Finally, the frost has gone, the sun is shining and the world is hot. Boiling, in fact. The horticultural fleeces have been ripped from the trees and are now being used as shade for the vegetables I am planting out from indoors – a word on the wonders of fleece later.
I have been starting off pretty much all my seeds indoors this year. It was even too cold for the turnips to germinate outdoors and I did not dare sow my cosmos or lupin flower seeds outdoors in March with that strange weather happening. I think the only seeds I put straight in the ground that actually did really well this year were some spinach and radishes – they are huge, I just harvested some of the first the other day. Some Pak Choi, Tatsoi, spring onions and beetroot managed to germinate outdoors but not quite enough so I have tried planting some of all of these indoors for the first time. I just planted out the beetroot the other day and they are looking really good. I would recommend anyone to try sowing indoors, popping the plants daily on a sunny windowsill during daylight hours when they start to bud through the surface of the compost before planting them out when they are large enough to handle and the weather is forgiving.
However, now that the sun is shining I have a little more faith in sowing direct. On Thursday I took the risk of sowing some swede and more turnip seeds into the ground. Last year I was pleasantly surprised by how well the swedes germinated, and then tasted! I had never had a swede before and was pleased by how nice it was. We have tried it cup up and boiled along with carrots before mashing the two together with butter and serving alongside sausages (and Glamorgan sausages, in my case). We also have had them just boiled, like one would serve along with boiled peas, carrots, runner-beans, potatoes, so forth, at a roast dinner or again with sausages or chicken. They look like an odd vegetable but are quite hardy. I left mine in the ground, with no fleece all winter and they survived really well, only minor slug damage and still edible. The last couple that I have left in that were not worth harvesting due to their feeble size are currently going to flower and will either be a treat for my kune kune pigs or our friend’s collection of Jersey cows. I will put it out there right now, I love cows.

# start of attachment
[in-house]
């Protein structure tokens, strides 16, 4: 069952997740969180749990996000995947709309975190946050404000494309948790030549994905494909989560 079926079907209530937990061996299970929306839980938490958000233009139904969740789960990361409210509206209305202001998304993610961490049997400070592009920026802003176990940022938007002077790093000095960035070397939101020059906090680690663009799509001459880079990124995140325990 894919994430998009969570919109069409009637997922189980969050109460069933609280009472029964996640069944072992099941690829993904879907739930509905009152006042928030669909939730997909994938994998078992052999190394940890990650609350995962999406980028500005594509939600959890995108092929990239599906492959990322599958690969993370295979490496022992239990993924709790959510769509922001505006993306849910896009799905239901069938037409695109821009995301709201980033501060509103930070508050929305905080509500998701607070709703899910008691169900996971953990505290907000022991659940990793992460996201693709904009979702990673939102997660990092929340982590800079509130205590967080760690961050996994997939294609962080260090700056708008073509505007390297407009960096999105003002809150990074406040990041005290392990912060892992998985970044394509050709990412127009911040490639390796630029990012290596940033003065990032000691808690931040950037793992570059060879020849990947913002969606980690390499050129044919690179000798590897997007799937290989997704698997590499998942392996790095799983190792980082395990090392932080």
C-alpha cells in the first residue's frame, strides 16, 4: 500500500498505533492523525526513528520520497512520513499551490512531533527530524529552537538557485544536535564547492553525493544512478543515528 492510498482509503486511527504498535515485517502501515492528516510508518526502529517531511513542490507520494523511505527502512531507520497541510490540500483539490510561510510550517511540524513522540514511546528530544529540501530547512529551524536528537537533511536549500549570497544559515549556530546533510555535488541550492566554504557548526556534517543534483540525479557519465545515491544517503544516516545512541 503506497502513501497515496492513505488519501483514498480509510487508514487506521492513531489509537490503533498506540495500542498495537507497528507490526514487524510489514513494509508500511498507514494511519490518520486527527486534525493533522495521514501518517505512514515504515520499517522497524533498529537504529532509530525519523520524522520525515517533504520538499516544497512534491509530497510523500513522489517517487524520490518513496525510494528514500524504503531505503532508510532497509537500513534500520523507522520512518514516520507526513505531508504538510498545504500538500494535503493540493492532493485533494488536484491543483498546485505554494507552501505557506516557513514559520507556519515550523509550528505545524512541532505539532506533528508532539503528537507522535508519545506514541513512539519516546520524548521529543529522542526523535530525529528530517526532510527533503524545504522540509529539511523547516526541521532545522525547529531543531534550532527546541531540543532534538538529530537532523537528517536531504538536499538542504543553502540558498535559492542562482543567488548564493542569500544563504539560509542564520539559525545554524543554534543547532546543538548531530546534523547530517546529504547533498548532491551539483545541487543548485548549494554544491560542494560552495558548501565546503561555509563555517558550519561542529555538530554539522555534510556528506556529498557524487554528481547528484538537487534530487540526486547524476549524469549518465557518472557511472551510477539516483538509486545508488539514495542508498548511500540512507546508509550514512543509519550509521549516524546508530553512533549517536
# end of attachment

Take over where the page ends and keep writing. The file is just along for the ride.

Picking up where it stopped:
Anyway, back to sowing swedes: I planted the same type as last year, ‘Helenor’ that I bought from trusty Sainsbury’s (that we often manage to avoid for more than a month at a time as we are really not keen shoppers, hence the daydreaming of self-sufficiency and the good life seem so appealing). I planted them in well-rotted cow manure (courtesy of the Jersey cows), mixed in with earth and a good layer of mulch over the top to hold the water and nutrients in – I live on sandy soil so the goodness and water just runs away from the plants so feeding the soil is a constant priority to build it up. One sows seeds about half an inch deep, a hand apart is good enough. It is the same for the turnips. Now, I have never tried a turnip before and most people say it is gross, including my dad, but growing turnips is such a sweet old-fashioned thing and I am a sucker for the romantic old days, I just had to try it. Plus, Baldrick from ‘Blackadder’ loves turnips. I am trying ‘Purple Top Milan’, we shall see how they go. If they are really gross and I can’t shift them onto some poor neighbour then at least the pigs won’t be too fussy. You would be amazed how quickly they clean up their food at dinner time.
We shall see how the swedes and turnips grow. Until then, my next post will be coming very shortly, with a recipe intact…